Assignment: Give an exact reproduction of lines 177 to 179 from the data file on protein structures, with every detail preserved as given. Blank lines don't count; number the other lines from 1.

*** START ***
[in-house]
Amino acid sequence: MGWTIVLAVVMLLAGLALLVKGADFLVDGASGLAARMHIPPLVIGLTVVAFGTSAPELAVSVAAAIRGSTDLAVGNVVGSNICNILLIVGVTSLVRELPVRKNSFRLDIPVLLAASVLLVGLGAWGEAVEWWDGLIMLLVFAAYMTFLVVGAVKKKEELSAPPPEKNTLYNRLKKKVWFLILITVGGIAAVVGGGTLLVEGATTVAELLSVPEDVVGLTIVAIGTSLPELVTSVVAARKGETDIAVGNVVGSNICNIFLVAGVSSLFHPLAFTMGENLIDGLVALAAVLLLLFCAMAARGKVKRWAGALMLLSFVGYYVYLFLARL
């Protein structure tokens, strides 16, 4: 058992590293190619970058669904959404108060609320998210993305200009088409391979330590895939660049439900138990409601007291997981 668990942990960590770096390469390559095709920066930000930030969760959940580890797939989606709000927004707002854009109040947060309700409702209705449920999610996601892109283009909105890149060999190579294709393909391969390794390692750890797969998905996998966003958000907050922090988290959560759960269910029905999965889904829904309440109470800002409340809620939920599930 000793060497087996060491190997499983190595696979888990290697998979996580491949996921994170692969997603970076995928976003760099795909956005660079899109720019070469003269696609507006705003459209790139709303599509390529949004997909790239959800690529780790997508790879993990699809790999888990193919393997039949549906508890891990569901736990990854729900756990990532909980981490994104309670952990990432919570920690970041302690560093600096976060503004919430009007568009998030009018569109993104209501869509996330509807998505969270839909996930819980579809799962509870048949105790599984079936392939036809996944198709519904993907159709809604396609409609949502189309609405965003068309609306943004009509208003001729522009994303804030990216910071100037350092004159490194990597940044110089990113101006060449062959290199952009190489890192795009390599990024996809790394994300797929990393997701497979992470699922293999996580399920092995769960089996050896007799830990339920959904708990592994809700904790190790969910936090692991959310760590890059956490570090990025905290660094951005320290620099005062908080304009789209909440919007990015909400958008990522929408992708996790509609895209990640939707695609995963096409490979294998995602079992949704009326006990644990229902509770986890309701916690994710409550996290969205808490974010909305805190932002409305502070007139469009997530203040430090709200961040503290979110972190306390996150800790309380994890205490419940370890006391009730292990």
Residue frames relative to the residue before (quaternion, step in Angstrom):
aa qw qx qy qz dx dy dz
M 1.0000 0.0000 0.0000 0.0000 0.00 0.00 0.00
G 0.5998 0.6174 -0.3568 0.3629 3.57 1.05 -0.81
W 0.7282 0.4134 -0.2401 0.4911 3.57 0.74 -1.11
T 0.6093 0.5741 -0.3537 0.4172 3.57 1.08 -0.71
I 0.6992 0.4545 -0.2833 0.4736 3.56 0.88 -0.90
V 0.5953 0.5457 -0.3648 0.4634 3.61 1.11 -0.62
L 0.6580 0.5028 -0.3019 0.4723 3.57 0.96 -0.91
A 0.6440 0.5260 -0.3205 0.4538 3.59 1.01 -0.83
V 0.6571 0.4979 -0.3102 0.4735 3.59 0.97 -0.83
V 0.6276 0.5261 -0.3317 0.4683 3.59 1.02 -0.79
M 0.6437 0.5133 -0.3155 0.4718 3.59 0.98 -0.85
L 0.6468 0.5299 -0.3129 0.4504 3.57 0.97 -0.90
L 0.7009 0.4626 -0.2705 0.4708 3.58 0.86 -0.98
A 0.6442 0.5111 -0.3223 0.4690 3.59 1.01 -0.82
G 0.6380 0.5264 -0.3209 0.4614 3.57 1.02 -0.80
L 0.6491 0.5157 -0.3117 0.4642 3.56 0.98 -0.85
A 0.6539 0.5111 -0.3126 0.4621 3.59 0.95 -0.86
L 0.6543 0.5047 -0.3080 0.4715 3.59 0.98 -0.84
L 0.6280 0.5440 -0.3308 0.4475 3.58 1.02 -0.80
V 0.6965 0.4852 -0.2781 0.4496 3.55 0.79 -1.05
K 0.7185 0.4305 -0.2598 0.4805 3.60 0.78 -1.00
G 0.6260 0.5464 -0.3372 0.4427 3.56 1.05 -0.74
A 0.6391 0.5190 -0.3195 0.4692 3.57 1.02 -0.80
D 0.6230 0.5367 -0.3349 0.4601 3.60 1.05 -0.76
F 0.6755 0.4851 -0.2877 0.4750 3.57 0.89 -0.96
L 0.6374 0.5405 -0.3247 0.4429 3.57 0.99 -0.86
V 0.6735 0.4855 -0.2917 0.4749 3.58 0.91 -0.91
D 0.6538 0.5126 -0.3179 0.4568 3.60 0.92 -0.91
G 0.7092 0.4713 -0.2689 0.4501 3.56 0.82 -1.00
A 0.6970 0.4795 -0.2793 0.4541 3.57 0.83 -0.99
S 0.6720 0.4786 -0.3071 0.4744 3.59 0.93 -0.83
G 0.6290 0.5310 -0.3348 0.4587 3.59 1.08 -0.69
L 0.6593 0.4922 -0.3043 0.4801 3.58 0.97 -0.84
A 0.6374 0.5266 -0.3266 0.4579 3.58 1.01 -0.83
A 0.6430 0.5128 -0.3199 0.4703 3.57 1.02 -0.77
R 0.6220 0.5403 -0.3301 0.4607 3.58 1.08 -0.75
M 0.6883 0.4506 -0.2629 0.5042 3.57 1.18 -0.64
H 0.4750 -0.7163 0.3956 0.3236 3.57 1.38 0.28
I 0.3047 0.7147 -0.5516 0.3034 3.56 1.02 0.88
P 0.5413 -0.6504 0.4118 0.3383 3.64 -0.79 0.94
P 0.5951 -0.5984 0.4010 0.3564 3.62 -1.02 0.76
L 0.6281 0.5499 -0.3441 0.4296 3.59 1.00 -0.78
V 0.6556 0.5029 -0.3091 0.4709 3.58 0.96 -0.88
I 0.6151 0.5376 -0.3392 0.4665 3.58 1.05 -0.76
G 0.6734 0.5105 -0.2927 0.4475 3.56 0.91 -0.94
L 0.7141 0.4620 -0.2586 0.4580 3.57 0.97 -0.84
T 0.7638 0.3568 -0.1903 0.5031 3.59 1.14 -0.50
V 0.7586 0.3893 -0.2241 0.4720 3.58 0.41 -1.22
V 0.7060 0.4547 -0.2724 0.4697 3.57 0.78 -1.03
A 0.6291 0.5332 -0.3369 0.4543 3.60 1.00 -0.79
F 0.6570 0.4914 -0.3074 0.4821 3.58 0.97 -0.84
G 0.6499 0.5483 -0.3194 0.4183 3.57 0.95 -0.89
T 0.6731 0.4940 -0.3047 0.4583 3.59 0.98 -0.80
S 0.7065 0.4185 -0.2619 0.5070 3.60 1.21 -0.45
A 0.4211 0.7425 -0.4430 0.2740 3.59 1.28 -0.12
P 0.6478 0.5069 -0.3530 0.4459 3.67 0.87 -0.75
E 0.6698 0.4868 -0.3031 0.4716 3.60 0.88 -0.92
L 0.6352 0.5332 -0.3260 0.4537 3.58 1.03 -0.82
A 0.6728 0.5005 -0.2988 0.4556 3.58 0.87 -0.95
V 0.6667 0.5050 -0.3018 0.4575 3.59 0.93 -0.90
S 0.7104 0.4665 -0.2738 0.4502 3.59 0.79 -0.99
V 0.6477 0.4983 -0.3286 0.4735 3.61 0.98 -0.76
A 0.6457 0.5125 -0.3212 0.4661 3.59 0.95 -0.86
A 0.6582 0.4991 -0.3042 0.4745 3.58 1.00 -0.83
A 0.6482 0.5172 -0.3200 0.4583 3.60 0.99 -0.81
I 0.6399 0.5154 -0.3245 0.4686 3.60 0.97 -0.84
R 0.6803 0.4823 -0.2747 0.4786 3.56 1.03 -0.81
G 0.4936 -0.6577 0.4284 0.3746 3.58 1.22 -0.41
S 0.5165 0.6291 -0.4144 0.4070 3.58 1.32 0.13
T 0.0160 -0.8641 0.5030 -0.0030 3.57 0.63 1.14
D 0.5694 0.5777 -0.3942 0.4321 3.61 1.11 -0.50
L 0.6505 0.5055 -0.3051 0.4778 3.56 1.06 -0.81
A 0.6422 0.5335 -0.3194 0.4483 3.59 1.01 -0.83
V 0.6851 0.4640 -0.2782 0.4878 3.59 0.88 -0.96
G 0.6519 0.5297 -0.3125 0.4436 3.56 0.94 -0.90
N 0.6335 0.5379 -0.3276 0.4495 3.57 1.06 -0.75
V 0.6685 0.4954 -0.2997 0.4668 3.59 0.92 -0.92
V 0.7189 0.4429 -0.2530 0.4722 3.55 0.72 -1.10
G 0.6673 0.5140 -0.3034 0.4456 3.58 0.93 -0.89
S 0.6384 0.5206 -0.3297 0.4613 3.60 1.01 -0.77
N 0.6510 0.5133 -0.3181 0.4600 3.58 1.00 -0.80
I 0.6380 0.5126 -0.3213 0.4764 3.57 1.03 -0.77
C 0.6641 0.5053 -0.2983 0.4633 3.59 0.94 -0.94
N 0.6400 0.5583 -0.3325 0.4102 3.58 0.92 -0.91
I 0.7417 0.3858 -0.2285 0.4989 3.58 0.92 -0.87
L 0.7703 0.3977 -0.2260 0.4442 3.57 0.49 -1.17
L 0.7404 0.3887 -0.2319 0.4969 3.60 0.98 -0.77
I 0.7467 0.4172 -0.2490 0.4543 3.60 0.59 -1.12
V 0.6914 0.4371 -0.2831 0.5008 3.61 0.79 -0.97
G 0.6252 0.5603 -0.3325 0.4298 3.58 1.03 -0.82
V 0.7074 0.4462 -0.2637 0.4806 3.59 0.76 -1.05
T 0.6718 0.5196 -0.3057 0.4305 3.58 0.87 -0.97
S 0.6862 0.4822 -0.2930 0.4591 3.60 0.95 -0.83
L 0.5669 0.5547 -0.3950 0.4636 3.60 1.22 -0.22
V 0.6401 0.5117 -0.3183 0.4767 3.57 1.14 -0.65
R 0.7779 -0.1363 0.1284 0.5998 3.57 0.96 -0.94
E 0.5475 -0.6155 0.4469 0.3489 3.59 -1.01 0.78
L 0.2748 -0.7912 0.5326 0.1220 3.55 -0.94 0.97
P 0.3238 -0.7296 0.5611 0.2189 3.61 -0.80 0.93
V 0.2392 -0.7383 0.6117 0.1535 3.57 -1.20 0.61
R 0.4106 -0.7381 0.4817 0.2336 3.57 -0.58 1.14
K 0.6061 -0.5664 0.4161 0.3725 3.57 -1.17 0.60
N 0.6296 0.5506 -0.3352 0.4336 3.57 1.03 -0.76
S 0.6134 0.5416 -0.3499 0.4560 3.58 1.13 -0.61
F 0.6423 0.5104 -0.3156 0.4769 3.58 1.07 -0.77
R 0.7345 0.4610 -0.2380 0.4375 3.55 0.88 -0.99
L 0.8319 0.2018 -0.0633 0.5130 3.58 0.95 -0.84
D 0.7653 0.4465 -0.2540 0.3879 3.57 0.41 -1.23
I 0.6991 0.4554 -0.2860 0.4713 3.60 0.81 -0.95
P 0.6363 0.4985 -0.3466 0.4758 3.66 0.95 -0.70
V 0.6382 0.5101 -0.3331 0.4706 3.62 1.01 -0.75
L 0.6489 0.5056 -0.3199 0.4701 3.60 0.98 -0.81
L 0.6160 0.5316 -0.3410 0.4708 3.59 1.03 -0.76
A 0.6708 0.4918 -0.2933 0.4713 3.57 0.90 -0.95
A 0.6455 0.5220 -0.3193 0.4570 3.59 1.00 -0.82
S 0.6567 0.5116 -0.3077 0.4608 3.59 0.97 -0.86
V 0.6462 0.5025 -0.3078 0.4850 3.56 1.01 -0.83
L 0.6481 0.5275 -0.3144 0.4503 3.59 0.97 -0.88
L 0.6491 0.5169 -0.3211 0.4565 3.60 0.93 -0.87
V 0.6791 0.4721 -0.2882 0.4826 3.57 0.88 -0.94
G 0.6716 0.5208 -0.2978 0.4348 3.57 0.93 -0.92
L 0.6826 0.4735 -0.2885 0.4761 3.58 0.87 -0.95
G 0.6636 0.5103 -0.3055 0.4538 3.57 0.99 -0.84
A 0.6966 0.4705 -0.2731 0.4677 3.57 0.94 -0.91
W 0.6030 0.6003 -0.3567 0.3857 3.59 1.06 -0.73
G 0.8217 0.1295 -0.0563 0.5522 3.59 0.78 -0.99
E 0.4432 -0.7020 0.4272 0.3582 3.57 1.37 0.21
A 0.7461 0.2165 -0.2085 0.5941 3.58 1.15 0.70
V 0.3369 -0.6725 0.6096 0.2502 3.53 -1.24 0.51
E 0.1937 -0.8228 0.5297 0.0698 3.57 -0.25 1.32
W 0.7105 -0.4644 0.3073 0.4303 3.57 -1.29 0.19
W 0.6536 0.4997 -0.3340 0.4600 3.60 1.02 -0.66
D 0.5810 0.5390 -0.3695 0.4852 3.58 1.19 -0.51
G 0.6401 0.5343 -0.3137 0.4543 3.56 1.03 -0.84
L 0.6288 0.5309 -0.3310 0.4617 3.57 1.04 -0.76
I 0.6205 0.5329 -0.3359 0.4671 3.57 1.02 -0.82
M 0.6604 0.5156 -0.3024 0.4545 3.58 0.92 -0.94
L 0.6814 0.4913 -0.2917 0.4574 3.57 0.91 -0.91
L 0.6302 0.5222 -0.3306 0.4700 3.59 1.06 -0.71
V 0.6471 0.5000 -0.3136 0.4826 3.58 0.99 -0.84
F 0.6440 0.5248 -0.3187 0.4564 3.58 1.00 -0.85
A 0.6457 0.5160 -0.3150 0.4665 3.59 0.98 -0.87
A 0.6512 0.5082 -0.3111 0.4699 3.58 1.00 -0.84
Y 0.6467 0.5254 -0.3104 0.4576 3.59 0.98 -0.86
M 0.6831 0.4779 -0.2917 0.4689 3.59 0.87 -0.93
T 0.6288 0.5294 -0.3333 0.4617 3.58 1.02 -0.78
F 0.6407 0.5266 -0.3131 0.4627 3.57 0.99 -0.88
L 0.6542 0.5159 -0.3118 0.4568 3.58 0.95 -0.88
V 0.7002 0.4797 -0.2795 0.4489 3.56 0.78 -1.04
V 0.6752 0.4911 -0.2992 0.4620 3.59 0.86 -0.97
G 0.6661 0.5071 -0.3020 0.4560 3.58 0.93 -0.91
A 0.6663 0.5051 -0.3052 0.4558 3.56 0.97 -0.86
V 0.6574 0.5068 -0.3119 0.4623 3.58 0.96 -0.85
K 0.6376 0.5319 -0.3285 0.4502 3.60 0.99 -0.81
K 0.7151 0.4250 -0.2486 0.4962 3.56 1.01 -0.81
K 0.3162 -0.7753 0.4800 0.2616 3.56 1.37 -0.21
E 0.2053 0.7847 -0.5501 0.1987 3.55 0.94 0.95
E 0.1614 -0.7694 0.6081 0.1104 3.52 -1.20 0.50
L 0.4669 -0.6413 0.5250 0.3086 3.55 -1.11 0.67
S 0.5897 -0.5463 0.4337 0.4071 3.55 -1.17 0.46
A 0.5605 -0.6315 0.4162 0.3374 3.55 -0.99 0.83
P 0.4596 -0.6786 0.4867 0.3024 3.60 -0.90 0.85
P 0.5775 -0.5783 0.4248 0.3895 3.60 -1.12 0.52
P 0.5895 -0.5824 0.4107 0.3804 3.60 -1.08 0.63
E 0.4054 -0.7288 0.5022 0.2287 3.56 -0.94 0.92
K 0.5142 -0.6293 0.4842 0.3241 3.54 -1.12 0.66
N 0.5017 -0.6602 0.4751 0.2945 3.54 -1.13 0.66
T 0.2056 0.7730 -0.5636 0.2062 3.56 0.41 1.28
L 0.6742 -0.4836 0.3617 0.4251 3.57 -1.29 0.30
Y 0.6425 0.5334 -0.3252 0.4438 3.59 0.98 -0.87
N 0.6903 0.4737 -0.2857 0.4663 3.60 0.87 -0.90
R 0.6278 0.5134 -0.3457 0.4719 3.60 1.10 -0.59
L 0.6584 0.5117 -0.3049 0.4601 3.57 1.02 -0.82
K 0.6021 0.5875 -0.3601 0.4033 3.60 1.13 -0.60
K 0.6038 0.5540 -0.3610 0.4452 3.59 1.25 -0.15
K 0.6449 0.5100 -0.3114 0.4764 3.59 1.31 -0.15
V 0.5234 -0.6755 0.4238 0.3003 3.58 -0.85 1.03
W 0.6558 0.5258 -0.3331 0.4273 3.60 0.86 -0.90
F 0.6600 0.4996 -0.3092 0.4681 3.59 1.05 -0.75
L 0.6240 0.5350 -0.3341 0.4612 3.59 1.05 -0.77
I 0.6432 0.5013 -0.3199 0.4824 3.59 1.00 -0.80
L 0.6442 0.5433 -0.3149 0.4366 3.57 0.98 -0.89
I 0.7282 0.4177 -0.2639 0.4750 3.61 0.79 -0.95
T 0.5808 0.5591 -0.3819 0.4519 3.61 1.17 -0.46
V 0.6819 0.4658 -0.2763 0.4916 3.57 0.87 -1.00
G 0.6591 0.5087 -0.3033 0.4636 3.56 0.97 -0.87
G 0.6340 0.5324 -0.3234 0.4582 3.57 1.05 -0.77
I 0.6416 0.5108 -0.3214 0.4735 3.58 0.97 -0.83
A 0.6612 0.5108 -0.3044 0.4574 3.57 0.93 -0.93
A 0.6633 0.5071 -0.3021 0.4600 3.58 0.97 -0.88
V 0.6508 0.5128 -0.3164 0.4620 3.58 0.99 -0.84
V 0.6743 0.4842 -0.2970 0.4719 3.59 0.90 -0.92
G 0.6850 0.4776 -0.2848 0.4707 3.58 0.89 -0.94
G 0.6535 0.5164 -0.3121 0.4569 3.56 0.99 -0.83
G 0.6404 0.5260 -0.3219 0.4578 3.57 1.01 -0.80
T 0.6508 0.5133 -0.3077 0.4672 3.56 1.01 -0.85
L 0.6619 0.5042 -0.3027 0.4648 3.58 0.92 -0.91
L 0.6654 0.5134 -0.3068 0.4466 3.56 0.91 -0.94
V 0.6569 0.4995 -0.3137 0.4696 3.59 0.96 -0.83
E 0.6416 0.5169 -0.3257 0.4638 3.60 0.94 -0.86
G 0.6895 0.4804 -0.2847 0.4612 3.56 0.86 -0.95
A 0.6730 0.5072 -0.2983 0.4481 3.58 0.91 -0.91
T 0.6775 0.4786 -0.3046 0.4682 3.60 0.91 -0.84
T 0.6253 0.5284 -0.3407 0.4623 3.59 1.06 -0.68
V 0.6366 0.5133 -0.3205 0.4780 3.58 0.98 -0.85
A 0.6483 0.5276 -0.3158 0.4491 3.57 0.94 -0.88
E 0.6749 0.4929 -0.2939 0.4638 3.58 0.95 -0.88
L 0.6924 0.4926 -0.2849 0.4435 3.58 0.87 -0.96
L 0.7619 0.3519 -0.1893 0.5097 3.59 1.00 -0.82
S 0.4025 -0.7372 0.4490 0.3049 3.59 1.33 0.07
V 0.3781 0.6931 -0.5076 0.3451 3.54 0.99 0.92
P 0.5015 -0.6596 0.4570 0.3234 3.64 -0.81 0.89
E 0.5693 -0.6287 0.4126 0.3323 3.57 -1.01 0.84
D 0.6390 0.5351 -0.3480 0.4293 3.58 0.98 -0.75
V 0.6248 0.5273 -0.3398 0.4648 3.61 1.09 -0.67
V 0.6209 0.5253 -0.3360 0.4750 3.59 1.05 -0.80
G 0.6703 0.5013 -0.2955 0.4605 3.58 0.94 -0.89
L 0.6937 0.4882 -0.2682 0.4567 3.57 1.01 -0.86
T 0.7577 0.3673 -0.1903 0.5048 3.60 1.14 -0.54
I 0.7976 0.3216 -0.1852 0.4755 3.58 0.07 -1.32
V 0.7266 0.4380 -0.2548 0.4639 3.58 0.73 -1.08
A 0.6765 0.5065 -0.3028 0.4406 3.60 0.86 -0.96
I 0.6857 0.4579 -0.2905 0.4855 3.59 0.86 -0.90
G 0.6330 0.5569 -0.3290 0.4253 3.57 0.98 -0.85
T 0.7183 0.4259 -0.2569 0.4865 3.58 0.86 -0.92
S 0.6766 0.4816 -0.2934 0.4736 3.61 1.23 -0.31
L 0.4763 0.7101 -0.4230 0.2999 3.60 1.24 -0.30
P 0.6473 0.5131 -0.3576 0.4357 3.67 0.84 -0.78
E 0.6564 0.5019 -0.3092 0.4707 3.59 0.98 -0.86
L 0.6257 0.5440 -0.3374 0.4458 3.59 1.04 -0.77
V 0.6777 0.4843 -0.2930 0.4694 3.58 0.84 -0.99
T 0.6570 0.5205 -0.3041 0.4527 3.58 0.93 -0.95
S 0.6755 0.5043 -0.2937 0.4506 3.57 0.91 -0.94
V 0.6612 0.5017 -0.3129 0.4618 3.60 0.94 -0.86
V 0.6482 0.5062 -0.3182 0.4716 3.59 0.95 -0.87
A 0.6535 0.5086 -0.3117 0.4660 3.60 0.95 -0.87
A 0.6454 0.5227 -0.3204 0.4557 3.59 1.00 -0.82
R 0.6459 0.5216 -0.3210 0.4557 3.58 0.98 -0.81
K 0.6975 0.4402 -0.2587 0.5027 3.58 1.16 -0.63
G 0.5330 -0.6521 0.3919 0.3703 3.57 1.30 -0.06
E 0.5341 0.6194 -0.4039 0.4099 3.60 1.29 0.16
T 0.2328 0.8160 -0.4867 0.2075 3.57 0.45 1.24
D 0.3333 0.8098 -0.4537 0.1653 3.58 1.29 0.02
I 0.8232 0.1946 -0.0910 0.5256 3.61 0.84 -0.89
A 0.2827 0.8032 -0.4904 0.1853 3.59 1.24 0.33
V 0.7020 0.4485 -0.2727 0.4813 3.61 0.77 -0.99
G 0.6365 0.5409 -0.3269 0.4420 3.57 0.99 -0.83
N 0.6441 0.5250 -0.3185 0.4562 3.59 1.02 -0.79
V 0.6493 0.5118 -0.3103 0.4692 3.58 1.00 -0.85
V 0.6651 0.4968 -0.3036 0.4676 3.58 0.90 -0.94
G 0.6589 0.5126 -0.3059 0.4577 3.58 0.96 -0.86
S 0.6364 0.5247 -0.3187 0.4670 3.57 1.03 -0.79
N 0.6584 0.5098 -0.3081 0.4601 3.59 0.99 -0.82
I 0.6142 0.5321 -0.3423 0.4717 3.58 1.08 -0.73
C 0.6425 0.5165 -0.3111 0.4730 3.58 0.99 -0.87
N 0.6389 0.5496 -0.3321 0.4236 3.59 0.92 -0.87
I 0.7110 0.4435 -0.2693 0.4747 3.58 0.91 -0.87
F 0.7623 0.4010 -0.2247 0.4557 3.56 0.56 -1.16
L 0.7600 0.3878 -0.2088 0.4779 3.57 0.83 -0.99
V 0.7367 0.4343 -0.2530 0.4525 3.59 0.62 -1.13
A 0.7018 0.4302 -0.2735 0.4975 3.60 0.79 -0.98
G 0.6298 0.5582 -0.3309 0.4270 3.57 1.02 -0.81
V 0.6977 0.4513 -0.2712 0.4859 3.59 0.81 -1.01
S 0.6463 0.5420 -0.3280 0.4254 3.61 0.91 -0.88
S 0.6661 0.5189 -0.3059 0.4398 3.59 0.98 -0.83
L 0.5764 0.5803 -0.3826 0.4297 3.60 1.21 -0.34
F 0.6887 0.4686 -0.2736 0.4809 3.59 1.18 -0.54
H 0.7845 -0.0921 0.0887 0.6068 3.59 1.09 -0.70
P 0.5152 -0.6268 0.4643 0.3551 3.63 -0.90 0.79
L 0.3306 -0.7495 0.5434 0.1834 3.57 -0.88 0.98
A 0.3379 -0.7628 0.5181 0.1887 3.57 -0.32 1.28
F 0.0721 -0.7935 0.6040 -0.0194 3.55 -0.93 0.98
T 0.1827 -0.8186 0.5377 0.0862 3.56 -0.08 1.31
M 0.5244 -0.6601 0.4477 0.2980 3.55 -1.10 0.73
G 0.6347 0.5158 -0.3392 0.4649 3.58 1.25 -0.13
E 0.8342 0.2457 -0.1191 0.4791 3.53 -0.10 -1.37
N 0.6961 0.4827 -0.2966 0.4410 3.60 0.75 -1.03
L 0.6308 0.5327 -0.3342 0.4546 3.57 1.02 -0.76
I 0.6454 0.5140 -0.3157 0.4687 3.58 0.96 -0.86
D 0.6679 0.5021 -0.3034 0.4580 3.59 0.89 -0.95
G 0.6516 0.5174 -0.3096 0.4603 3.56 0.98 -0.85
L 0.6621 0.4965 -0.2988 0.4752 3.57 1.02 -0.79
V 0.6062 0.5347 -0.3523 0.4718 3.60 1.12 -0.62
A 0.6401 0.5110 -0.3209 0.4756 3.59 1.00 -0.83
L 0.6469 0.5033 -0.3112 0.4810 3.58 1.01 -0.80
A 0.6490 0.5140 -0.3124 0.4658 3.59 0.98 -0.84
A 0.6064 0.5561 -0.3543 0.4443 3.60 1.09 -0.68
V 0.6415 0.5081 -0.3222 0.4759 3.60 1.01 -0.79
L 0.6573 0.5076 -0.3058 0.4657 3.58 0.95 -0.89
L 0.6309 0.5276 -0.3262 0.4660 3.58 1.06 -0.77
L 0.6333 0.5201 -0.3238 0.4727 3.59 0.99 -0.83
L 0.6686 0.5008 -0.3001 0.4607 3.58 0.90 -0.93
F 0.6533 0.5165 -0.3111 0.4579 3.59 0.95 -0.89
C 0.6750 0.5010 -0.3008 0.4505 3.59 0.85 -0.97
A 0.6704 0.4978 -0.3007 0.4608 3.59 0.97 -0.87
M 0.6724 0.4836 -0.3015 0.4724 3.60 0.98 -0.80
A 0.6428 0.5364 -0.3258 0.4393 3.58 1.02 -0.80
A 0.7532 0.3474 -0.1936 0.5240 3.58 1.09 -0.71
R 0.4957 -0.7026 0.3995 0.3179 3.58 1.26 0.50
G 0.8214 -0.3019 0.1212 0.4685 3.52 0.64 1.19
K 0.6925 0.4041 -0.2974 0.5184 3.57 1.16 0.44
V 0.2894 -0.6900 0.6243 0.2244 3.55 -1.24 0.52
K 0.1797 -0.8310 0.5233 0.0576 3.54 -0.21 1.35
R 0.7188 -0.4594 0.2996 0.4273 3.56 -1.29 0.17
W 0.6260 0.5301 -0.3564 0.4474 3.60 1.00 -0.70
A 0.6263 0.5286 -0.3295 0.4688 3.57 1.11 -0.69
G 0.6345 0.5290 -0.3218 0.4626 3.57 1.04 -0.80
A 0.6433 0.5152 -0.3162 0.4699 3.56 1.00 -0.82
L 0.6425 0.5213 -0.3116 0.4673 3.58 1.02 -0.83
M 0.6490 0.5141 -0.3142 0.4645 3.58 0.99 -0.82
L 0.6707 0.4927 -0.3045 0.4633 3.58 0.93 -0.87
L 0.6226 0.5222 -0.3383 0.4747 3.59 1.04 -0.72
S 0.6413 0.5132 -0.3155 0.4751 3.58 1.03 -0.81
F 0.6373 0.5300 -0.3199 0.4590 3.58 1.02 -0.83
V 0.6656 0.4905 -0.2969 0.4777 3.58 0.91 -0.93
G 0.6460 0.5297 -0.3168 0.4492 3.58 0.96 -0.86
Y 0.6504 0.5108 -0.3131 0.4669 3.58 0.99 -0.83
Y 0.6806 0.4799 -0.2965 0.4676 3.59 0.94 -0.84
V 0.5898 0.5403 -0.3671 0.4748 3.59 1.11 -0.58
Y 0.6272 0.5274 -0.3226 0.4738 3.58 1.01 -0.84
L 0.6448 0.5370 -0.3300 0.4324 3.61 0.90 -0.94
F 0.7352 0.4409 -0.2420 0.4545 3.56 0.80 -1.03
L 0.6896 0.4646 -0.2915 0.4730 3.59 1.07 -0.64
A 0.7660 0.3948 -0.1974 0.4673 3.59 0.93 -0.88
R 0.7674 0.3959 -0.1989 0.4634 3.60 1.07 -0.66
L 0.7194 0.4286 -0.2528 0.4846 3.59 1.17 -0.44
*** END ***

R 0.6278 0.5134 -0.3457 0.4719 3.60 1.10 -0.59
L 0.6584 0.5117 -0.3049 0.4601 3.57 1.02 -0.82
K 0.6021 0.5875 -0.3601 0.4033 3.60 1.13 -0.60